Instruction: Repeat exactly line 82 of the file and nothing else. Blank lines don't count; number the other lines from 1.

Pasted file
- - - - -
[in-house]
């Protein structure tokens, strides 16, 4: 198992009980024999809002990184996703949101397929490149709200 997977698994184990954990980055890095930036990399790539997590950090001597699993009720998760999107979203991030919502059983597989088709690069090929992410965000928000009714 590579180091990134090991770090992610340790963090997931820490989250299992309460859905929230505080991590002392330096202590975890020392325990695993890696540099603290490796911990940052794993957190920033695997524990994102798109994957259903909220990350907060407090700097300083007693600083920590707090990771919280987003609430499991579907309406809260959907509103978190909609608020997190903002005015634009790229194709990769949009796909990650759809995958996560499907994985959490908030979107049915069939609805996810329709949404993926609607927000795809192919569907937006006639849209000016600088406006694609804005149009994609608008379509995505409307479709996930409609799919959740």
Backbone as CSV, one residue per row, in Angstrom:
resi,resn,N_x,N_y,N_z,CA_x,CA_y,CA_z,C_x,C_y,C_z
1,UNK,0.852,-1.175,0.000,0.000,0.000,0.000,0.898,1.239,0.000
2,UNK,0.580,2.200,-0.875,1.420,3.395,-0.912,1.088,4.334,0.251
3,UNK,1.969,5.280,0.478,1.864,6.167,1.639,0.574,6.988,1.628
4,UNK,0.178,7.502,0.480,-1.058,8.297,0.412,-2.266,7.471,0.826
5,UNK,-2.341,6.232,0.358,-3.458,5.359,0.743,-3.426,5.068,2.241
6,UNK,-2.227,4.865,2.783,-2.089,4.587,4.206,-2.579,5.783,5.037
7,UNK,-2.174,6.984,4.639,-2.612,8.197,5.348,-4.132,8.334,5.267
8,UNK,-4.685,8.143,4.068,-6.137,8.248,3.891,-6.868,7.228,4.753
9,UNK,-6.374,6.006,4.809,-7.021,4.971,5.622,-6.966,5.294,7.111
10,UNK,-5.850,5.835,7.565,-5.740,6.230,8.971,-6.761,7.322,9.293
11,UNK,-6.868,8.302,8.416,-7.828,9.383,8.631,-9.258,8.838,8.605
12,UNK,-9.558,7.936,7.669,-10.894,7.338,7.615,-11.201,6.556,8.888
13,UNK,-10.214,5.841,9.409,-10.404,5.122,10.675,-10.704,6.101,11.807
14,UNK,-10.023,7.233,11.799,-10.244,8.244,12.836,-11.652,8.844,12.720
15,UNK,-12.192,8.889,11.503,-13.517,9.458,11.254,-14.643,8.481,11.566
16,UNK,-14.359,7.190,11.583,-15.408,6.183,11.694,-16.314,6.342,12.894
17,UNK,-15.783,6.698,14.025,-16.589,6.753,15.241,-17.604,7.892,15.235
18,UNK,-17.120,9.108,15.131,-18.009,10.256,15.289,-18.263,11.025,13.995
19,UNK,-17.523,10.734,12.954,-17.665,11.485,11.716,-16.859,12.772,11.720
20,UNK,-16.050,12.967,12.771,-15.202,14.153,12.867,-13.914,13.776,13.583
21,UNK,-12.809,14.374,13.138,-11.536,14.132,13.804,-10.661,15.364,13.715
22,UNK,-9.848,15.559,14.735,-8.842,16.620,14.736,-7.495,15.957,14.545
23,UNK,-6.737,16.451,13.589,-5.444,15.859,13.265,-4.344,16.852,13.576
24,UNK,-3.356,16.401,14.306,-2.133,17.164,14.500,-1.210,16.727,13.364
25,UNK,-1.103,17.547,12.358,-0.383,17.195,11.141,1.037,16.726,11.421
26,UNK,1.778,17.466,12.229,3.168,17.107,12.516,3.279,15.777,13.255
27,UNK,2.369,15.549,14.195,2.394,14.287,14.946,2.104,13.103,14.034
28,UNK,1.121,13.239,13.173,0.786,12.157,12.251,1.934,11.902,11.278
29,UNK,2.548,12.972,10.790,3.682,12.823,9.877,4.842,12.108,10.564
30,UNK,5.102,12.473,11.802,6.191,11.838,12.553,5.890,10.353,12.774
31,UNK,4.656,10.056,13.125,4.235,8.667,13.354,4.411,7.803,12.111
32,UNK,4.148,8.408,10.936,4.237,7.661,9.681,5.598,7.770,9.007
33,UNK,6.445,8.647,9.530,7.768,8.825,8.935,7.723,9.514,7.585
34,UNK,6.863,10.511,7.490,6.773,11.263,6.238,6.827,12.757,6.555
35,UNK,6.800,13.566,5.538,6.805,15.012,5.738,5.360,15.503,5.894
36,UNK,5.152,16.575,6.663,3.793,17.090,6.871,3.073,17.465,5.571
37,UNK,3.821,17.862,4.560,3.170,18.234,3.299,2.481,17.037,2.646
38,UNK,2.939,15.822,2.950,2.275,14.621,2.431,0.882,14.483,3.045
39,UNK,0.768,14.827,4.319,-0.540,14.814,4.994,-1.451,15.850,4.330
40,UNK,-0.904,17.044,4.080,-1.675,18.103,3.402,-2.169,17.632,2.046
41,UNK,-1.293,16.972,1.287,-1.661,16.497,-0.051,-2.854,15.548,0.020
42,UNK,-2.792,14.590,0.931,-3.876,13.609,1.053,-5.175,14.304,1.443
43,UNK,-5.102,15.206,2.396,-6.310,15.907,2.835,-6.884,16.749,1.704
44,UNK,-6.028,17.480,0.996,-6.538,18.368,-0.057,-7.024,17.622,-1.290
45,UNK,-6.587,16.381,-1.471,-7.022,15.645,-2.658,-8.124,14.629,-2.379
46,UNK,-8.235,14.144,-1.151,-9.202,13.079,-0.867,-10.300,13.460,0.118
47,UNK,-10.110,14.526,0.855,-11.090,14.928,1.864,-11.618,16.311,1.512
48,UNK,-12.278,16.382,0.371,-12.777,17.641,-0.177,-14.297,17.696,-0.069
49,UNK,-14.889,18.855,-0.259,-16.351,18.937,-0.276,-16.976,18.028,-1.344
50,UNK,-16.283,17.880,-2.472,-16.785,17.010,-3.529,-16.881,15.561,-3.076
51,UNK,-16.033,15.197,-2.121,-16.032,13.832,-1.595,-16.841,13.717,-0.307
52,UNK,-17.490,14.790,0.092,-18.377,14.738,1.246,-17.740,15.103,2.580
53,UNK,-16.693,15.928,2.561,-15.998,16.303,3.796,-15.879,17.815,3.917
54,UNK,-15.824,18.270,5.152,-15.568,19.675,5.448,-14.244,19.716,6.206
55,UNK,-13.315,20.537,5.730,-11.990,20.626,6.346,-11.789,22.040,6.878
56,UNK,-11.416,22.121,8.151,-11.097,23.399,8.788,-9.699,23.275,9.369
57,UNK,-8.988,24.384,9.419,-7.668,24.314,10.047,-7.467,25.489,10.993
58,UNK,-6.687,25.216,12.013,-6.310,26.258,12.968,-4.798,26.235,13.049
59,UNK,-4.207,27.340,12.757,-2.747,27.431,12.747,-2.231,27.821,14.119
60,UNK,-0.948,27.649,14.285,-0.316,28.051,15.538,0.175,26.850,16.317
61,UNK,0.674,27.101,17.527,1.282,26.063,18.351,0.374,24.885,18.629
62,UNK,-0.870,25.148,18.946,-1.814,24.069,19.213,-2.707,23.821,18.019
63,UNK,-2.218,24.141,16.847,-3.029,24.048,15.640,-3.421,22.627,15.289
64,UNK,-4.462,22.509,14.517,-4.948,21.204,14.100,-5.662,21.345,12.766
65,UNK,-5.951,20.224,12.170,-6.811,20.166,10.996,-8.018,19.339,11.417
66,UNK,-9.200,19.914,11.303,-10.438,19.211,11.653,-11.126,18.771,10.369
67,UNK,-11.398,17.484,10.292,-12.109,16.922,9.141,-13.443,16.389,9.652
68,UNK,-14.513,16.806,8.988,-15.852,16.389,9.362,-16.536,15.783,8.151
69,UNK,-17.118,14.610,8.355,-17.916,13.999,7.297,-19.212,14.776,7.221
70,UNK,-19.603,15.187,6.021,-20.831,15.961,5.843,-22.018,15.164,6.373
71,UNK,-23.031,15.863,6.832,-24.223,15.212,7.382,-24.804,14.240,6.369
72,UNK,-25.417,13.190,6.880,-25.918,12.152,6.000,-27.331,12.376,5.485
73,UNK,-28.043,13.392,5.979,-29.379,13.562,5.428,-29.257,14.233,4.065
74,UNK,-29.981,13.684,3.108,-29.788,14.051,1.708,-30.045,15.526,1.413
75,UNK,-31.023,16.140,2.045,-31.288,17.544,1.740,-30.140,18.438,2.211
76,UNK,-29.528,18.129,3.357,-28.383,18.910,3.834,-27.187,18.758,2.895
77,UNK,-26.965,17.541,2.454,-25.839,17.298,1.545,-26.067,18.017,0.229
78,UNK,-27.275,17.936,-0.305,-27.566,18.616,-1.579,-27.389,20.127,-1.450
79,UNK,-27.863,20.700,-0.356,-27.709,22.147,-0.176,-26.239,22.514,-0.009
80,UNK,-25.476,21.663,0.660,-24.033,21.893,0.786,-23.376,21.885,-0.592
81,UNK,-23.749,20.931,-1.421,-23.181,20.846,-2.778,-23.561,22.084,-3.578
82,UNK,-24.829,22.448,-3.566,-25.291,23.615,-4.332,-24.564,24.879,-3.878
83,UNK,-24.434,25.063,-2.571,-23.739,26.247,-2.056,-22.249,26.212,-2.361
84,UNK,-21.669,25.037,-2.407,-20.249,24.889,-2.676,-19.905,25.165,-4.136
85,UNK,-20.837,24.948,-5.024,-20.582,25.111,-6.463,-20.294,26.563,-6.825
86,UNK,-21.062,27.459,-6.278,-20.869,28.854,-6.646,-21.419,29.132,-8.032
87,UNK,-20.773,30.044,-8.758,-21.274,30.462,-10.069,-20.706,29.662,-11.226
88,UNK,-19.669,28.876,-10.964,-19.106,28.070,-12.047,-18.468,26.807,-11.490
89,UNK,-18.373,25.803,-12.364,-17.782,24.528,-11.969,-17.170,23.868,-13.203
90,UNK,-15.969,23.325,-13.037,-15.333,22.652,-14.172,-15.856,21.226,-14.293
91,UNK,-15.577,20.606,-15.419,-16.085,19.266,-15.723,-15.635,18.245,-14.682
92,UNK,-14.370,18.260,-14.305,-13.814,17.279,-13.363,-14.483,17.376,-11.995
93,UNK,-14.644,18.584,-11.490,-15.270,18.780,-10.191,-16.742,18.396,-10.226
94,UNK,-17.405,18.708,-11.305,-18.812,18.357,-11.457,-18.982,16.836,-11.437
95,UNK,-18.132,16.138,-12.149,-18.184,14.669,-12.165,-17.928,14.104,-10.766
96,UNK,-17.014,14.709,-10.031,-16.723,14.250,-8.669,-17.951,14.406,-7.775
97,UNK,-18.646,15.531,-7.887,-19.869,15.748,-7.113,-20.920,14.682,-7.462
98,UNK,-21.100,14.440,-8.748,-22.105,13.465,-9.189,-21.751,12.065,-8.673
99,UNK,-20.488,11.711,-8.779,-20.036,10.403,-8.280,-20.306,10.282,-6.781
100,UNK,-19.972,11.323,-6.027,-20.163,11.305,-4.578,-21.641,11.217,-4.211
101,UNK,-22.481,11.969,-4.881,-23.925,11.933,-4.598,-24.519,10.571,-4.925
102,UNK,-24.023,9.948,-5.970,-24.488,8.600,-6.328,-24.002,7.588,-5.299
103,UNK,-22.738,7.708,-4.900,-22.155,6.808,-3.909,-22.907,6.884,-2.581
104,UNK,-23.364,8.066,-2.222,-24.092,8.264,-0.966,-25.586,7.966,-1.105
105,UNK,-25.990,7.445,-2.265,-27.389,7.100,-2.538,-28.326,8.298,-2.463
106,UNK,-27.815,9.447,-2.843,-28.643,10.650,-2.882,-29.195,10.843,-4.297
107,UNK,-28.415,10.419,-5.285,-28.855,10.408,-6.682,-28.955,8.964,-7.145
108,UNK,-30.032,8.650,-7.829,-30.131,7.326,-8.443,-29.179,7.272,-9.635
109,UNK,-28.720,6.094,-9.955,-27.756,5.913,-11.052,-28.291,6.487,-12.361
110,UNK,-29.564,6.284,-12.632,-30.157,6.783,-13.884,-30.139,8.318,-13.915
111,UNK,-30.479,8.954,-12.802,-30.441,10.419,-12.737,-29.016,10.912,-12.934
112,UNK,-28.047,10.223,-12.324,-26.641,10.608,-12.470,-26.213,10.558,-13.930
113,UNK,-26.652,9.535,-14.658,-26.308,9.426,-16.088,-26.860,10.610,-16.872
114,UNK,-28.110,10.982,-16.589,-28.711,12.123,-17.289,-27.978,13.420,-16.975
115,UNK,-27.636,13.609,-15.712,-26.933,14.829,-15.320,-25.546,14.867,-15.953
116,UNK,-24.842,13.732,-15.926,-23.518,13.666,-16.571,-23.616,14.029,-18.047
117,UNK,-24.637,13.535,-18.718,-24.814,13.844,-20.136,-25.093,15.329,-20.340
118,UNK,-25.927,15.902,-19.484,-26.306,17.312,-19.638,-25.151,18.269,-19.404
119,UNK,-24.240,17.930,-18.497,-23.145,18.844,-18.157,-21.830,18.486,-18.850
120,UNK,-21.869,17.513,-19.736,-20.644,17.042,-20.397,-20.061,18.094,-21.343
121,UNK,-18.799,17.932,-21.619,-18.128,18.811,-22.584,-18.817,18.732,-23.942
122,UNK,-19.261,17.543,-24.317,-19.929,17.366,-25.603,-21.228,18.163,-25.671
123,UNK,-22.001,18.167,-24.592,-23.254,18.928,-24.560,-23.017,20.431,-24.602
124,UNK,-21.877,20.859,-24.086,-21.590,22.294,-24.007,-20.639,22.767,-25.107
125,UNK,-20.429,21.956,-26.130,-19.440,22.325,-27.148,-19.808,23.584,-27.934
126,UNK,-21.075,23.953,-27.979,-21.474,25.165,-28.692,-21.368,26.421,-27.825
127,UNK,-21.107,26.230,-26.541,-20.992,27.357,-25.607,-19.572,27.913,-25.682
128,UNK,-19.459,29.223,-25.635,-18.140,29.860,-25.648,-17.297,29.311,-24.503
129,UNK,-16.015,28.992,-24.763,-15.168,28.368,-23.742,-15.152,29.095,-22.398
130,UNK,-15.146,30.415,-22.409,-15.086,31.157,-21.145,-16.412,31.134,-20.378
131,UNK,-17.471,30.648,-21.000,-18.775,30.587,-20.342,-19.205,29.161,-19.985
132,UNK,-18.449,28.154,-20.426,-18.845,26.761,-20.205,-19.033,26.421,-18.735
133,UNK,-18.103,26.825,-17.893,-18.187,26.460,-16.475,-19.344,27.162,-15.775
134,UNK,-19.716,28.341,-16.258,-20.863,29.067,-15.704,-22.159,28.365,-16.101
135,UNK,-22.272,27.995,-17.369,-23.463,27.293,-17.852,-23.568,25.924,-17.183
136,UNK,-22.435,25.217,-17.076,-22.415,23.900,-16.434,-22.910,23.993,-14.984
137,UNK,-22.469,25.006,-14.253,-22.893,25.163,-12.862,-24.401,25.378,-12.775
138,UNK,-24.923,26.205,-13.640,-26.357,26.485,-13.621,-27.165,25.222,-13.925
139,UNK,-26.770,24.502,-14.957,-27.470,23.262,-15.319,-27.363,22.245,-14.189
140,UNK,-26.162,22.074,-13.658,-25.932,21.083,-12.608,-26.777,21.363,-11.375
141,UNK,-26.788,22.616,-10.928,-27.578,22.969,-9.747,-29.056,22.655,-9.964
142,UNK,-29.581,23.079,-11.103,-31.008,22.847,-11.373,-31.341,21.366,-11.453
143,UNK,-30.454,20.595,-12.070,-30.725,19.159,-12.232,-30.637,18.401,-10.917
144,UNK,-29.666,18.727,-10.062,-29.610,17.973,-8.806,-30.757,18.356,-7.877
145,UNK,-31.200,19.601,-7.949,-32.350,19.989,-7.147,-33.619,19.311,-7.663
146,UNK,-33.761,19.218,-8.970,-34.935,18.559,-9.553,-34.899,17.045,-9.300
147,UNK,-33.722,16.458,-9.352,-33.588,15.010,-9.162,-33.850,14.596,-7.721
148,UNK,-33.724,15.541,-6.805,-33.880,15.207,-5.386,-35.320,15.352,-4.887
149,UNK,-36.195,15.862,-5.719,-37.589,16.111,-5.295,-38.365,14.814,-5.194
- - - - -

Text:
78,UNK,-27.275,17.936,-0.305,-27.566,18.616,-1.579,-27.389,20.127,-1.450